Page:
Welcome subtopics include (but are not limited to):
• Antimicrobial materials for food packaging with sustained release capacity
• Antimicrobial packaging based on biopolymers
• Natural extracts and essential oils in antimicrobial packaging
• Metal nanoparticles for antimicrobial packaging applications
• Antimicrobial peptides in the food packaging industry
• Migration of treated materials into food simulants
• Migration of nanoparticles from packaging materials into food
• Interaction between food and released substances


Keywords: Antimicrobials, Treated Materials, Active Packaging, Food Preservation, Food Safety


Important Note: All contributions to this Research Topic must be within the scope of the section and journal to which they are submitted, as defined in their mission statements. Frontiers reserves the right to guide an out-of-scope manuscript to a more suitable section or journal at any stage of peer review.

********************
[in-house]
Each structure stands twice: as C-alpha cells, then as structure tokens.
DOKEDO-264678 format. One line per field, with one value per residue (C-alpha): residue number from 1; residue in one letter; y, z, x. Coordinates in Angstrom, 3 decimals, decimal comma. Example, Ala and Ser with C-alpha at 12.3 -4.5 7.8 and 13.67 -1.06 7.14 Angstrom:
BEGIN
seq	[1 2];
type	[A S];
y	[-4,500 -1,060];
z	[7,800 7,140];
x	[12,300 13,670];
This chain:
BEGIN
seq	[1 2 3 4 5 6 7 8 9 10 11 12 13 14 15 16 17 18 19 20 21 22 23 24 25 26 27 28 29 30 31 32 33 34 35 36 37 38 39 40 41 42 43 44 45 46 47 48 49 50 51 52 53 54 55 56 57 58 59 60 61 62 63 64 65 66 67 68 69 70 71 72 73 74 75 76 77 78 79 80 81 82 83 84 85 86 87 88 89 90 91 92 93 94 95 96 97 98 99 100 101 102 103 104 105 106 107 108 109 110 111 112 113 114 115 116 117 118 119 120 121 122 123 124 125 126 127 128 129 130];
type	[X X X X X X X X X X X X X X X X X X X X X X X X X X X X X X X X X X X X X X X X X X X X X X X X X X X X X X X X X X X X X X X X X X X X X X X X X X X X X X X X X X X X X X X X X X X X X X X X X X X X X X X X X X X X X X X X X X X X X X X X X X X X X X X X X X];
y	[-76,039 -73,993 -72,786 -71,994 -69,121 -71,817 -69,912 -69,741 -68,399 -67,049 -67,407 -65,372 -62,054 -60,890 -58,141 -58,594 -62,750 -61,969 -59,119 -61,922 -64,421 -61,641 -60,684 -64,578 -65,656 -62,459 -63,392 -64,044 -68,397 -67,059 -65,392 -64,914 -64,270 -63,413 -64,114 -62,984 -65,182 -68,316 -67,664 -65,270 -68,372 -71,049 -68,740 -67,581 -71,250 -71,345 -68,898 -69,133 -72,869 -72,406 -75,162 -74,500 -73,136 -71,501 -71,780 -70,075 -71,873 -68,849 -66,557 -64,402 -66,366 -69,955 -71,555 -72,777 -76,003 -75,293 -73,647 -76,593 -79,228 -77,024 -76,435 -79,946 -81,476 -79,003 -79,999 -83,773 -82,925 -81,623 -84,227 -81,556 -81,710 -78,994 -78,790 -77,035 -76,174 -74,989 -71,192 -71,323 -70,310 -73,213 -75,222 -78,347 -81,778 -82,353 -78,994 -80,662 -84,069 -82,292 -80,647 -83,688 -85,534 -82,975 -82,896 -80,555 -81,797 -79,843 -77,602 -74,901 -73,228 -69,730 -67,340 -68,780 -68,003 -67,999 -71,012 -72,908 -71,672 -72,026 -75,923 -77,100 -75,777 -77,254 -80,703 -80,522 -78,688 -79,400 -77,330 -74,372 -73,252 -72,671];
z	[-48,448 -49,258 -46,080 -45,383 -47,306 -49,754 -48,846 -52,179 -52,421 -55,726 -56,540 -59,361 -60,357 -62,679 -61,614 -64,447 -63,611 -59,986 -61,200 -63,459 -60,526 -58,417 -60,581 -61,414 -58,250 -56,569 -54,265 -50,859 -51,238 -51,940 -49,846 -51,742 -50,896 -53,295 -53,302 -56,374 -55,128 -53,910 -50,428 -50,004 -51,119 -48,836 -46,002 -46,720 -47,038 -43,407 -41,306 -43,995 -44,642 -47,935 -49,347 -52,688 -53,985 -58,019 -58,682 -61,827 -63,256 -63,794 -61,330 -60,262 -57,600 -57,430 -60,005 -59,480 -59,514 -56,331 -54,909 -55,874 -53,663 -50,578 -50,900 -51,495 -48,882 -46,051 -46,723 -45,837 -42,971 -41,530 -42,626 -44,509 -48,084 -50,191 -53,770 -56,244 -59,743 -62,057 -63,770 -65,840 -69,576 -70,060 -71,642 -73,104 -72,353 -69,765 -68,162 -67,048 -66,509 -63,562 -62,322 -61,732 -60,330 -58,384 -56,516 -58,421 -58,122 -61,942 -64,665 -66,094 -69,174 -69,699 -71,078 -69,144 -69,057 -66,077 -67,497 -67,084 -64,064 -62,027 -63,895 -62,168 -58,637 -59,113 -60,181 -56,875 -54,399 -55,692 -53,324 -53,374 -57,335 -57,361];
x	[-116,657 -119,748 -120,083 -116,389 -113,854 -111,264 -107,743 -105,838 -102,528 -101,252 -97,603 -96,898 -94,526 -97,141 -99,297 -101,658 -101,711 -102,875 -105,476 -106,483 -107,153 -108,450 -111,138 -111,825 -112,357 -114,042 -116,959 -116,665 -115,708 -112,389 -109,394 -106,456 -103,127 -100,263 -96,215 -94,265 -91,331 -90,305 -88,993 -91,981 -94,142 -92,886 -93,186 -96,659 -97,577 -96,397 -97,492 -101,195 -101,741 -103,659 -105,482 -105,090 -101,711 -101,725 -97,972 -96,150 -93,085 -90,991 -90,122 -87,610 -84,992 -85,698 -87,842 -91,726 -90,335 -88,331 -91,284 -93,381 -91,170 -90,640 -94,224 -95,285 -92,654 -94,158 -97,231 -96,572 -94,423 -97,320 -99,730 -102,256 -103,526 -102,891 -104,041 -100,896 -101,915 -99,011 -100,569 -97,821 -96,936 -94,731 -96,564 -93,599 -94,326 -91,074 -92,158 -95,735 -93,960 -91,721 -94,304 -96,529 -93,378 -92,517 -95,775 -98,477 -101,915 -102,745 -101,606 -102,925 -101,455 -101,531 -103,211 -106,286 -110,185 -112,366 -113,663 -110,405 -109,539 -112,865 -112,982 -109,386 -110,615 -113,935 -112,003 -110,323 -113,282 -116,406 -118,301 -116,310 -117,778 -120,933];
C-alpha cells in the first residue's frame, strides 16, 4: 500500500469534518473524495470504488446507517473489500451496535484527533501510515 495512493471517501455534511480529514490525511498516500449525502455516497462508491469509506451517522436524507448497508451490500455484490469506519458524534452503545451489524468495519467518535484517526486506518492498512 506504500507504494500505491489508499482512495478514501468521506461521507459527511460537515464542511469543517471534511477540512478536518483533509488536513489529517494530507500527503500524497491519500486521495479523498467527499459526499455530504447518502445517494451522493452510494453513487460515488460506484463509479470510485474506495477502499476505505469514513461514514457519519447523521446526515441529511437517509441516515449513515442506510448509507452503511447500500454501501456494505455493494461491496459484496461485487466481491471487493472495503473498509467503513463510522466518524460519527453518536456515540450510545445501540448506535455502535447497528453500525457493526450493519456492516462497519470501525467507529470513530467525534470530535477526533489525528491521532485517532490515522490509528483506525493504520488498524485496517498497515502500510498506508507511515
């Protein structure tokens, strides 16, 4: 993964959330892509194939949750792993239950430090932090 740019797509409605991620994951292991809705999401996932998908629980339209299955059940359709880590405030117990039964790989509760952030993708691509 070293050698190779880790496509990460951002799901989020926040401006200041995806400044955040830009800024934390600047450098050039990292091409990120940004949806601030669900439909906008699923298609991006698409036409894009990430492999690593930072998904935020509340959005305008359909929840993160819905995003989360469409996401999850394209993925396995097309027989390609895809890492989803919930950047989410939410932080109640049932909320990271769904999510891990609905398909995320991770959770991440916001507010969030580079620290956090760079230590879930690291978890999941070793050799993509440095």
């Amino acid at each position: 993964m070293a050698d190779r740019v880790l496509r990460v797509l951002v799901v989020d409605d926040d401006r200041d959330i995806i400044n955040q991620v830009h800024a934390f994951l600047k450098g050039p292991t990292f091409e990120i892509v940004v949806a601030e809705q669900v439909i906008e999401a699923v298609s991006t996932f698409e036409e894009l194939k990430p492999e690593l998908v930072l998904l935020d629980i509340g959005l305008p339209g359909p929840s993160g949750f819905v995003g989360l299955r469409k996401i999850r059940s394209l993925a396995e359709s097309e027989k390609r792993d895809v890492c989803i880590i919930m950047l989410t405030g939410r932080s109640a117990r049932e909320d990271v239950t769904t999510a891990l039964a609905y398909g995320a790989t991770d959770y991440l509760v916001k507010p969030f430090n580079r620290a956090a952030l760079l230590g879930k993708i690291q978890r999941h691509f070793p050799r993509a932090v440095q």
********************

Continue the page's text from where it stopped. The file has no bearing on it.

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Submission Deadlines

30 June 2020 Abstract
30 November 2020 Manuscript

Participating Journals

Manuscripts can be submitted to this Research Topic via the following journals:

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Topic Editors

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Submission Deadlines

30 June 2020 Abstract
30 November 2020 Manuscript

Participating Journals

Manuscripts can be submitted to this Research Topic via the following journals: